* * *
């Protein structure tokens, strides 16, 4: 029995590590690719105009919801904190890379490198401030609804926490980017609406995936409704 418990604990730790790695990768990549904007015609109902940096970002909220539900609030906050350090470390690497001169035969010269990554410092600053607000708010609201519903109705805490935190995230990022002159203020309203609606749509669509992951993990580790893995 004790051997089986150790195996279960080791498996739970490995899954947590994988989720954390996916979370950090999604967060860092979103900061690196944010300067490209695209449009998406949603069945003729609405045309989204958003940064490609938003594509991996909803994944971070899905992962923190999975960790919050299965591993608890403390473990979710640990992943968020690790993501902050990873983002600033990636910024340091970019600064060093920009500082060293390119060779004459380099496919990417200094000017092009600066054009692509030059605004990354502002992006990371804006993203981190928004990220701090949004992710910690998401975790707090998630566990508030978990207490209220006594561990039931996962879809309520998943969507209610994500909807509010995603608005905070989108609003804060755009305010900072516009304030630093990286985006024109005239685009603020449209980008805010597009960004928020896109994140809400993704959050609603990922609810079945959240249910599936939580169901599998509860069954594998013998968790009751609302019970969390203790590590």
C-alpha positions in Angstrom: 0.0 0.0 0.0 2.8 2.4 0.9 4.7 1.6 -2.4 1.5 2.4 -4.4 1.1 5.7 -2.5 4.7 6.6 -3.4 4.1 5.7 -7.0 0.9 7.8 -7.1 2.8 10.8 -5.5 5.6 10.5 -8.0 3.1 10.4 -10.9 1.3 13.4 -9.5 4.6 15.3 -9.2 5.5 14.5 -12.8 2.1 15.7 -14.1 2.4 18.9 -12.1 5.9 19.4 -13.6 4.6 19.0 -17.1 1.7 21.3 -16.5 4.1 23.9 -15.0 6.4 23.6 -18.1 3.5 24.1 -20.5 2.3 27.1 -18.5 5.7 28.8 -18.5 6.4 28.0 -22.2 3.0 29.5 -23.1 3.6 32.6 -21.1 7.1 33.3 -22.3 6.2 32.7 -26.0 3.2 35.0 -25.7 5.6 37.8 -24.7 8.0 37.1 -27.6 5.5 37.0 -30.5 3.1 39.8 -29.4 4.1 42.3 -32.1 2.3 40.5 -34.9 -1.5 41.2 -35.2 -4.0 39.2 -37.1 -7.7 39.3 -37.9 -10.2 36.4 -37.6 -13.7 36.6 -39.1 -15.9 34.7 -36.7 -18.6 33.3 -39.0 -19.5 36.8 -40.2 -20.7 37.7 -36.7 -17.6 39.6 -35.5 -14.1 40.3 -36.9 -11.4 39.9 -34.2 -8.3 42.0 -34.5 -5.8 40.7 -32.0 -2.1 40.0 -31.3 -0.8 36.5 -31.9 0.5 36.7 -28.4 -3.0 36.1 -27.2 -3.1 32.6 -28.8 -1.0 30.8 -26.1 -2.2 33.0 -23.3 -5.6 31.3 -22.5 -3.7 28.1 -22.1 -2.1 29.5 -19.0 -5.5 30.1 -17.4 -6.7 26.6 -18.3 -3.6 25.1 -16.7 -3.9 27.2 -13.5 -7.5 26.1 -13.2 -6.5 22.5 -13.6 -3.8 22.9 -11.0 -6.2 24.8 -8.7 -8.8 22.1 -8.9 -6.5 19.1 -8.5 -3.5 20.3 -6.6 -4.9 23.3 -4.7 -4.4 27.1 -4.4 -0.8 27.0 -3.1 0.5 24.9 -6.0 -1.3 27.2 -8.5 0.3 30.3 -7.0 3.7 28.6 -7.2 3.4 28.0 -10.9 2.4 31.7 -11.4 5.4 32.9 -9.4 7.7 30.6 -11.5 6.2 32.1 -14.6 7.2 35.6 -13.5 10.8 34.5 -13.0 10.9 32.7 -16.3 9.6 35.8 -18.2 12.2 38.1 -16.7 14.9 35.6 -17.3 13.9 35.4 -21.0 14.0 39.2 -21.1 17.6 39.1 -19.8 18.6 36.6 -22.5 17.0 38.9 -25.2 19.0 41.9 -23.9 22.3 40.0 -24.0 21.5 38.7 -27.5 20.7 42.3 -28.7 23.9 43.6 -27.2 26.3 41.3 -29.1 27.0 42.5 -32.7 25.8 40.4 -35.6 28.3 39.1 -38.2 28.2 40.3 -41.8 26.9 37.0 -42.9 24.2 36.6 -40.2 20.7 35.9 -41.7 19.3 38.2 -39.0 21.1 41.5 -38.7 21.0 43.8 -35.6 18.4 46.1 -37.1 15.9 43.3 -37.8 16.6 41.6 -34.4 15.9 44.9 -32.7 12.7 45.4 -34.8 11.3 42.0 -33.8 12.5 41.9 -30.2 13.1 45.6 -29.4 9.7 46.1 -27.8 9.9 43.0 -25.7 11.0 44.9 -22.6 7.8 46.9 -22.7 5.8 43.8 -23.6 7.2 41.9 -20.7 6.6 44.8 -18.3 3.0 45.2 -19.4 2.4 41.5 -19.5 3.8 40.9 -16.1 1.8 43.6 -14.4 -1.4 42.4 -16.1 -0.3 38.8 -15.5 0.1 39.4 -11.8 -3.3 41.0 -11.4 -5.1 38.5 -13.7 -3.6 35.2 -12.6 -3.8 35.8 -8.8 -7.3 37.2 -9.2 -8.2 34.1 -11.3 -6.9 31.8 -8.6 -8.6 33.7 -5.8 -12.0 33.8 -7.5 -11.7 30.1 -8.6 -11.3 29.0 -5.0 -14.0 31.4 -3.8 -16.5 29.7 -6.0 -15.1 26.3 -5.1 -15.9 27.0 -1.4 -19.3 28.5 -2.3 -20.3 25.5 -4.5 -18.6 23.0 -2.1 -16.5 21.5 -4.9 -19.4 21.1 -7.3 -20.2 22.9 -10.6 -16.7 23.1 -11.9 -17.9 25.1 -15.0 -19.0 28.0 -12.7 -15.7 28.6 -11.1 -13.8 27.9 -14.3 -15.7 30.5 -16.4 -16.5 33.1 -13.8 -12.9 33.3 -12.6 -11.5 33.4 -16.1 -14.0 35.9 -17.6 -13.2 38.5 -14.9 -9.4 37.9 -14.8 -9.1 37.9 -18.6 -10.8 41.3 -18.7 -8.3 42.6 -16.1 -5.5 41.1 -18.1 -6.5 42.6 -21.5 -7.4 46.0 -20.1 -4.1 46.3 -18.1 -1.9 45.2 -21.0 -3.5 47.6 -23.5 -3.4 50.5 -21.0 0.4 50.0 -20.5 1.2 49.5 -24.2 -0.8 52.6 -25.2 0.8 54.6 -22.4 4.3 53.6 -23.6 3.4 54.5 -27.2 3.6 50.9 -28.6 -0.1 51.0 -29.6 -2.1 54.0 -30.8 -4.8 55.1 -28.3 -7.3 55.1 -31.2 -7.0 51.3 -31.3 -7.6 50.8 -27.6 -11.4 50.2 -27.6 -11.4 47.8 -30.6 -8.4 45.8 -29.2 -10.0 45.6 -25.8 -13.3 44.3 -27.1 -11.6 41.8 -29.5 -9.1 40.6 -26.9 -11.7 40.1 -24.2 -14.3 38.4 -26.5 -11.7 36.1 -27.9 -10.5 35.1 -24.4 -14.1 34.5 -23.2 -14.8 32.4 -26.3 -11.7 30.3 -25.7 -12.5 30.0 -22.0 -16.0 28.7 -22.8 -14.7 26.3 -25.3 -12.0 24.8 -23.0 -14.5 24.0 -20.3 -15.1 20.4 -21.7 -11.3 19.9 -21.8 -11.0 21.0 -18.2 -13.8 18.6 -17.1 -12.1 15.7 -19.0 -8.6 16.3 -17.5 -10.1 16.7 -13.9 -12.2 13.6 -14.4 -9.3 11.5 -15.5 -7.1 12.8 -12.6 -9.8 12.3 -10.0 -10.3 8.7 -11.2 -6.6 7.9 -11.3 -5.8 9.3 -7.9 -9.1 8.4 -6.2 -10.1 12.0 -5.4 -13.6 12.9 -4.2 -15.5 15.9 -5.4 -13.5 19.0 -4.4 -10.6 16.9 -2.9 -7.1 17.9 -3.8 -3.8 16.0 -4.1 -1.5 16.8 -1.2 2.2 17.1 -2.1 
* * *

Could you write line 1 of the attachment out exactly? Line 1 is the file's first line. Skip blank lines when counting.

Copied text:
């Protein structure tokens, strides 16, 4: 029995590590690719105009919801904190890379490198401030609804926490980017609406995936409704 418990604990730790790695990768990549904007015609109902940096970002909220539900609030906050350090470390690497001169035969010269990554410092600053607000708010609201519903109705805490935190995230990022002159203020309203609606749509669509992951993990580790893995 004790051997089986150790195996279960080791498996739970490995899954947590994988989720954390996916979370950090999604967060860092979103900061690196944010300067490209695209449009998406949603069945003729609405045309989204958003940064490609938003594509991996909803994944971070899905992962923190999975960790919050299965591993608890403390473990979710640990992943968020690790993501902050990873983002600033990636910024340091970019600064060093920009500082060293390119060779004459380099496919990417200094000017092009600066054009692509030059605004990354502002992006990371804006993203981190928004990220701090949004992710910690998401975790707090998630566990508030978990207490209220006594561990039931996962879809309520998943969507209610994500909807509010995603608005905070989108609003804060755009305010900072516009304030630093990286985006024109005239685009603020449209980008805010597009960004928020896109994140809400993704959050609603990922609810079945959240249910599936939580169901599998509860069954594998013998968790009751609302019970969390203790590590």